To understand this current crisis in WTO dispute settlement, it is necessary to go back in time. Although the specific threat facing the system today is unique, similar issues have arisen in the past. The creation of the WTO system in 1995 was intended to be an improvement to the General Agreement on Tariffs and Trade (“GATT”) dispute settlement system. The GATT system was like the WTO system in its application in specific cases, but differed in several key aspects.18 To commence a dispute and obtain the establishment of a panel to rule on it, it was necessary to have a consensus decision of the GATT Council, a body consisting of all GATT parties. Thus, a proposed respondent could prevent the commencement of an action against it. While such action was rare, it was possible. Moreover, after the panel considering the case had issued its report, the report had to be adopted by a consensus decision of the GATT Council for it to have any effect. Finally, for the prevailing complainant to take retaliatory action against a nonconforming respondent, another consensus decision in the GATT Council was necessary.

In his comprehensive analysis of the GATT dispute settlement system through 1989, the leading authority on GATT dispute settlement—Professor Robert C. Hudec of Minnesota—concluded that a GATT party with a legitimate complaint received full redress from the system in 60% of the cases and partial redress in 29%.19 This is an impressive record, but there were problems. Due to the need for consensus and the possibility of a respondent blocking the adoption of an adverse decision, which began to happen more frequently after 1989, it was thought that difficult cases were not brought to the GATT dispute settlement system because it was anticipated that there would be no satisfactory result. Thus, in the trade negotiations launched in 1986—the so-called Uruguay Round—one issue was improving the dispute settlement system.20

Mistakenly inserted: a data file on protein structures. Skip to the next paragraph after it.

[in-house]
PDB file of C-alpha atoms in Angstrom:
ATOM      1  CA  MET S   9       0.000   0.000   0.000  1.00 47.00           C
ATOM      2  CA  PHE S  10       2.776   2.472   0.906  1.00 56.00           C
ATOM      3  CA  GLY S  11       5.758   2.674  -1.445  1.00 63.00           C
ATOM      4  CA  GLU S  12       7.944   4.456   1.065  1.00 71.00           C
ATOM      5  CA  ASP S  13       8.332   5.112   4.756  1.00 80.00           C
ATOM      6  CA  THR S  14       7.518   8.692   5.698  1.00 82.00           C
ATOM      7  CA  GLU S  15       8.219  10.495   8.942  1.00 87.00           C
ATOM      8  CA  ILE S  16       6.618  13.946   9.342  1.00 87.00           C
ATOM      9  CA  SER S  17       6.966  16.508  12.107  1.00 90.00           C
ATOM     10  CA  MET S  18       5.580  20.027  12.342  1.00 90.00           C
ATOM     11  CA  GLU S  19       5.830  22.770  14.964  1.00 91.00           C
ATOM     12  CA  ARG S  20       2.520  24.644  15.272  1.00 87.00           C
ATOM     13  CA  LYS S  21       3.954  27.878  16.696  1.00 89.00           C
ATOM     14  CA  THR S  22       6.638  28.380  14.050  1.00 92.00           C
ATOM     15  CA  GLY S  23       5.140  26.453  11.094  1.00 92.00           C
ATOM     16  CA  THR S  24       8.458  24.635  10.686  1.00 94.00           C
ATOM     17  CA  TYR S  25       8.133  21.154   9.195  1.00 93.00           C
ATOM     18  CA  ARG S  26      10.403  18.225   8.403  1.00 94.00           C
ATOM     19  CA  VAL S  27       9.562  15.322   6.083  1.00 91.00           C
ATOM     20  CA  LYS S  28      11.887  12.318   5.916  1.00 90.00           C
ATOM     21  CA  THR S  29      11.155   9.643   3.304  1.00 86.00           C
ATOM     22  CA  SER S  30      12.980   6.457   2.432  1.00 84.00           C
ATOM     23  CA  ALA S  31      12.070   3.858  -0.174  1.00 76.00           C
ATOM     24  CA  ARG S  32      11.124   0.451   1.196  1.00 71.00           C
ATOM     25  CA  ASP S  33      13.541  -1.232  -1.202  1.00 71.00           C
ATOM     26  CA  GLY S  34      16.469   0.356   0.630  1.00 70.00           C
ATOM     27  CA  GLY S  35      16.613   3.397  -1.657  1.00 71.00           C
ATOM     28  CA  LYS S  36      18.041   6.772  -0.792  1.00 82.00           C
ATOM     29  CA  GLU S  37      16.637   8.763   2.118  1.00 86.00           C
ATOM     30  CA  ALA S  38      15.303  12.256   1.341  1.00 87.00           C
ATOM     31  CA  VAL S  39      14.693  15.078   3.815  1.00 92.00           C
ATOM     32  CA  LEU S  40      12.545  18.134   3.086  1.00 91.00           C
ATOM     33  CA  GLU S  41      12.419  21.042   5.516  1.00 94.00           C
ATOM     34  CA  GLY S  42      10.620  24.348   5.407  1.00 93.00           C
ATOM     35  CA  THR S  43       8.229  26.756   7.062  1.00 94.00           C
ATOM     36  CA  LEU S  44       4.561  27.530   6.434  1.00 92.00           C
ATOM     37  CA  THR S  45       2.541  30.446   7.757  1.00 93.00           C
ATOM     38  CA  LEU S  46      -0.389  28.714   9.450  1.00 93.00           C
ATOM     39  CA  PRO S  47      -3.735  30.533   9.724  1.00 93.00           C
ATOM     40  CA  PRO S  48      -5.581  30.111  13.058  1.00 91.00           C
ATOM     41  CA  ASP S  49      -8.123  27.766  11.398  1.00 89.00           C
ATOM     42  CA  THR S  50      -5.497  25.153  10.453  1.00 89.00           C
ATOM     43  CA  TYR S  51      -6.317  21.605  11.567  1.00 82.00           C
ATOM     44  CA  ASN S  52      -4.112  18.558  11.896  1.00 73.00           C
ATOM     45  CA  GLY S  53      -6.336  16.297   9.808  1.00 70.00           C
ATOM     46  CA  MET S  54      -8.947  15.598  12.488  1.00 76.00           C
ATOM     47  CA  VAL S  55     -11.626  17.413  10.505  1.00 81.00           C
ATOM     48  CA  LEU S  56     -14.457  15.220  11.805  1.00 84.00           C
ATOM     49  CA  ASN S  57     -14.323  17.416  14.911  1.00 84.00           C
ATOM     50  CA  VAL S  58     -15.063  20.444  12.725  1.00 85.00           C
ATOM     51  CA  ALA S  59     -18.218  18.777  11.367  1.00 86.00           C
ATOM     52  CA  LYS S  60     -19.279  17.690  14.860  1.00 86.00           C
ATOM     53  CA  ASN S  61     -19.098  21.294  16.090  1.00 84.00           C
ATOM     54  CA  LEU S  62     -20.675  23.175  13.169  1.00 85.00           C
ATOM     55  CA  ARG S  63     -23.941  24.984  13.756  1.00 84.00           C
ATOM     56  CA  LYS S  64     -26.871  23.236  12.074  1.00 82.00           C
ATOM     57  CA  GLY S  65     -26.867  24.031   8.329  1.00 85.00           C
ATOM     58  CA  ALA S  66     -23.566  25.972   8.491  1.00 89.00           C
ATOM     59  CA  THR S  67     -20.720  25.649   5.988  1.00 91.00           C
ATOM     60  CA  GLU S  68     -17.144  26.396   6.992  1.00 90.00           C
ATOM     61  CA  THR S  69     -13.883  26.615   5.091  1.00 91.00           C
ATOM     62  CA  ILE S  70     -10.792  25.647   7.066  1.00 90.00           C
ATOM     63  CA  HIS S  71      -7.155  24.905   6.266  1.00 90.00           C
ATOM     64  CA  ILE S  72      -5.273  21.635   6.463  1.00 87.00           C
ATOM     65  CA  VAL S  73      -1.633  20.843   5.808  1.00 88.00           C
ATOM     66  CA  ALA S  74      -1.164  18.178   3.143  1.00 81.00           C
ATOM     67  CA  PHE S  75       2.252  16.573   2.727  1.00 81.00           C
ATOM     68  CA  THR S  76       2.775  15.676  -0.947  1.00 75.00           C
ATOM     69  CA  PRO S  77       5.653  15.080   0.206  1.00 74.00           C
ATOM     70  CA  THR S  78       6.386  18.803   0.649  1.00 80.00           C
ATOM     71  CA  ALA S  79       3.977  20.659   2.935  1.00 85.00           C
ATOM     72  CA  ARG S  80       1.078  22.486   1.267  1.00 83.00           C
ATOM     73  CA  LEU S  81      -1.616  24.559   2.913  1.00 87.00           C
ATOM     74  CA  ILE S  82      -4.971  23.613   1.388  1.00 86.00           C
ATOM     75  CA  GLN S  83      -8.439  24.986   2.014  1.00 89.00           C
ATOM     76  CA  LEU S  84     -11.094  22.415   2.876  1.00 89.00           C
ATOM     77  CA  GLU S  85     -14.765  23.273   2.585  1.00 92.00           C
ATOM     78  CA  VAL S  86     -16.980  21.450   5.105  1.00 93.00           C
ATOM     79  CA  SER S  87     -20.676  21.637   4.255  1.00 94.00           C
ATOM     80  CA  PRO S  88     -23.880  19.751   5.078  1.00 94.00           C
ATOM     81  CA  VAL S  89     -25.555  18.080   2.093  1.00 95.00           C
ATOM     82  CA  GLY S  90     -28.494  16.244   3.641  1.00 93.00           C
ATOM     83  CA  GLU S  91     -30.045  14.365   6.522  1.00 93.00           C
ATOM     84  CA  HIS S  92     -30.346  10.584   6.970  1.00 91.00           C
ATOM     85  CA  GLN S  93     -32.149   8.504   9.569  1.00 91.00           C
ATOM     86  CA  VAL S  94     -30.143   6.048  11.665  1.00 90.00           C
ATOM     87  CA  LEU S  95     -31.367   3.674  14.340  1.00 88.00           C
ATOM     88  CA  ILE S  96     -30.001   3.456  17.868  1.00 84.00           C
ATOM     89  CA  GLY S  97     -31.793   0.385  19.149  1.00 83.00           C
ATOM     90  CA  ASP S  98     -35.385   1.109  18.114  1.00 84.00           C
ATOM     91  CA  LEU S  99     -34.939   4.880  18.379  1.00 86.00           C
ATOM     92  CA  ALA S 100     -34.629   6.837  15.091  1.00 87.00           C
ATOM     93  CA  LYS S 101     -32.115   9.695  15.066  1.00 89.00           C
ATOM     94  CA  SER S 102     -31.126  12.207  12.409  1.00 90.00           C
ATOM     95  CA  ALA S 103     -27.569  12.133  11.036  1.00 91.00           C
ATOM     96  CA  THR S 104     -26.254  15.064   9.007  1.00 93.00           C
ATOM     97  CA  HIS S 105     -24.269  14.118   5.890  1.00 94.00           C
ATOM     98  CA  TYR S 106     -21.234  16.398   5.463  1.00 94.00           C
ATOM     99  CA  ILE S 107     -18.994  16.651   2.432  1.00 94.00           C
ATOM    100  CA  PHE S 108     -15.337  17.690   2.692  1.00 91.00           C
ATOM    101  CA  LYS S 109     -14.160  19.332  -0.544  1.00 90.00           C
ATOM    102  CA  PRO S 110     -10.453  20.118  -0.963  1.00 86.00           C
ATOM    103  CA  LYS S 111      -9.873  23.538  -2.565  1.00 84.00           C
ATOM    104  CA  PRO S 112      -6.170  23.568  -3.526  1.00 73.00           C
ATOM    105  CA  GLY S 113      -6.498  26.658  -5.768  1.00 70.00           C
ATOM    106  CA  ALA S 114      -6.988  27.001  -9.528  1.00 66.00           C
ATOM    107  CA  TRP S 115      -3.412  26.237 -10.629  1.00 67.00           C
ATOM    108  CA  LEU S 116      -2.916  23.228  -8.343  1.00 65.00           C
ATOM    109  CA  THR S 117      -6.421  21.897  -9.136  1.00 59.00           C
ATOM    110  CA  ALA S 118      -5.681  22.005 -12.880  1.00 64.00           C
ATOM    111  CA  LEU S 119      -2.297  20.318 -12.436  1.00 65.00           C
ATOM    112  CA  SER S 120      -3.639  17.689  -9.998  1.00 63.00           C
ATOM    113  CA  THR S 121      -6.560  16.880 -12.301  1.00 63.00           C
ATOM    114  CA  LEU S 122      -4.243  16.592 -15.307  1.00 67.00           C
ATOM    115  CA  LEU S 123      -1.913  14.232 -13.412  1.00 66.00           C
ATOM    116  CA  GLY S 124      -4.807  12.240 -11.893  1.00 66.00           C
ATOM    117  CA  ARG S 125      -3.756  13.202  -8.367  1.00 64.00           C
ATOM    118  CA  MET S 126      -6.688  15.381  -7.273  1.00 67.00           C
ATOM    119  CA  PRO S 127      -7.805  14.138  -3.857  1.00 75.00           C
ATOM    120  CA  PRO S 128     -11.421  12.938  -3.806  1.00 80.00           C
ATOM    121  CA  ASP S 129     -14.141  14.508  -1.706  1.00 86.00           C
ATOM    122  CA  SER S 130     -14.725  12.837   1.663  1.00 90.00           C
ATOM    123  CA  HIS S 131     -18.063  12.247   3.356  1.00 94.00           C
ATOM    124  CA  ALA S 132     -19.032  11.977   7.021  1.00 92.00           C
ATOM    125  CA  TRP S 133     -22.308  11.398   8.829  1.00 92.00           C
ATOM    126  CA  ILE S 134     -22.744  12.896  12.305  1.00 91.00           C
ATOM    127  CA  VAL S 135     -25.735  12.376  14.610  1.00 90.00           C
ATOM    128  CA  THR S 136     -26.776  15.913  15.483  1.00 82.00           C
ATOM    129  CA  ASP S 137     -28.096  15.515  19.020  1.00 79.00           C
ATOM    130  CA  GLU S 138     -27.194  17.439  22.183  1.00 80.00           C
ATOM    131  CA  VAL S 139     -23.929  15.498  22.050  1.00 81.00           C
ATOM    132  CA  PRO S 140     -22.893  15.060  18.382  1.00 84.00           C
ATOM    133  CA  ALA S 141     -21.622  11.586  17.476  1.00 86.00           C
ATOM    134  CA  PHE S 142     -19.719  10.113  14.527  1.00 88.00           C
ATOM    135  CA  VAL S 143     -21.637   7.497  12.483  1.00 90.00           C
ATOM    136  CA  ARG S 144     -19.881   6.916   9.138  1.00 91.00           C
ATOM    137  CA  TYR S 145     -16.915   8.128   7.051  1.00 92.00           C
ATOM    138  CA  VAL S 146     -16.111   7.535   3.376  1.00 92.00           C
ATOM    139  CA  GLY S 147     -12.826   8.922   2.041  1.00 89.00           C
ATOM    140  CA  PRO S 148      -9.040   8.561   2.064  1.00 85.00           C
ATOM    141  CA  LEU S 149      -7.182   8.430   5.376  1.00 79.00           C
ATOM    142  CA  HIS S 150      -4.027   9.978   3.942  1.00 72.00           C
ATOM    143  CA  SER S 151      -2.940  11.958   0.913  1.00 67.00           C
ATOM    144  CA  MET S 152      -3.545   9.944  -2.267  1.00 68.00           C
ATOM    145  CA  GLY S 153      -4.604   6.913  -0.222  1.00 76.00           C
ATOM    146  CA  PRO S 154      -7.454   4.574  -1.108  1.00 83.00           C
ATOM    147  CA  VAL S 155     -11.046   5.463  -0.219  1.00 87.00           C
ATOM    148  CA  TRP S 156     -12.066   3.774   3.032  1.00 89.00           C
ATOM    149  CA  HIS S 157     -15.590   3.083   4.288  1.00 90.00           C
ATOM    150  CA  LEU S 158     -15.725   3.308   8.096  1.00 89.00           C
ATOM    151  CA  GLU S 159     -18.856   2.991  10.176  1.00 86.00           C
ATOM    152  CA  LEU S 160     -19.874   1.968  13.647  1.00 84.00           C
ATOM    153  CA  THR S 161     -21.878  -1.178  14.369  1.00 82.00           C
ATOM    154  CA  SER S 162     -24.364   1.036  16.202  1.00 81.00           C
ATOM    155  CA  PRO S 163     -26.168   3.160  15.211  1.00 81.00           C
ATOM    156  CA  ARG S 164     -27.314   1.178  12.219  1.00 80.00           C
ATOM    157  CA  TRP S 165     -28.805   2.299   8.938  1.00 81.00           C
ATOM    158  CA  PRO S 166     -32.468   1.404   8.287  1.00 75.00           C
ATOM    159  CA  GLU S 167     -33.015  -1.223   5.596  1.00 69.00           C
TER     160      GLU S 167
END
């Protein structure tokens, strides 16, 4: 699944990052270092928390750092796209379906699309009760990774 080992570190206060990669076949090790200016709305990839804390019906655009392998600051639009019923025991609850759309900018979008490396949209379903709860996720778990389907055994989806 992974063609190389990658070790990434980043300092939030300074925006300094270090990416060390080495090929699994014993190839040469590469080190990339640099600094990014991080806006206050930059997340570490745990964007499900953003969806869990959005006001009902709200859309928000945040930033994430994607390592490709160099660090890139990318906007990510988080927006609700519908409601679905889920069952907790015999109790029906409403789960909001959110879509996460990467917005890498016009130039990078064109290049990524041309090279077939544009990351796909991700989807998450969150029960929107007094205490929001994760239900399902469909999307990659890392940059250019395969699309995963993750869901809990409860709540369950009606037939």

Initially, the debate in the Uruguay Round was between the United States, which wanted a more judicial-like, rules-based dispute settlement system, and others, such as the European Union and Japan, who preferred a system emphasizing negotiation. Ultimately, the latter group agreed to a more rules-based system, mainly in return for an agreement by the United States to cease acting unilaterally under United States law to impose trade sanctions on other countries because of trade practices of which the United States disapproved and instead bring such matters to the new dispute settlement system that came into being with the WTO.21 Thus, the WTO system was given exclusive and compulsory jurisdiction over disputes related to the WTO. The possibility of blockage at the stages noted above was eliminated by rules that provided for the automatic establishment of panels and adoption of reports and authorization of retaliation absent a consensus to the contrary, which has never occurred.22 Having obtained its goal, the United States had second thoughts, and, to obtain the necessary Senate votes to adopt the WTO implementing legislation, President Clinton promised Senator Dole that he would sign legislation requiring the appointment of a commission of federal judges to review WTO decisions adverse to the United States to ensure that they were appropriate.23 In fact, such legislation was never adopted and the issue faded away at the time. Interestingly, around this time Professor Hudec expressed concerns that the new dispute settlement system might be too rigorous and could collapse if a major player refused to accept losing cases.24 In the first years of dispute settlement, however, his concerns were allayed as the system successfully dealt with the controversial cases and issues that had led to blocked panel reports under the GATT system.25 Indeed, the WTO dispute settlement system began to be referred to as the “crown jewel” of the WTO system.26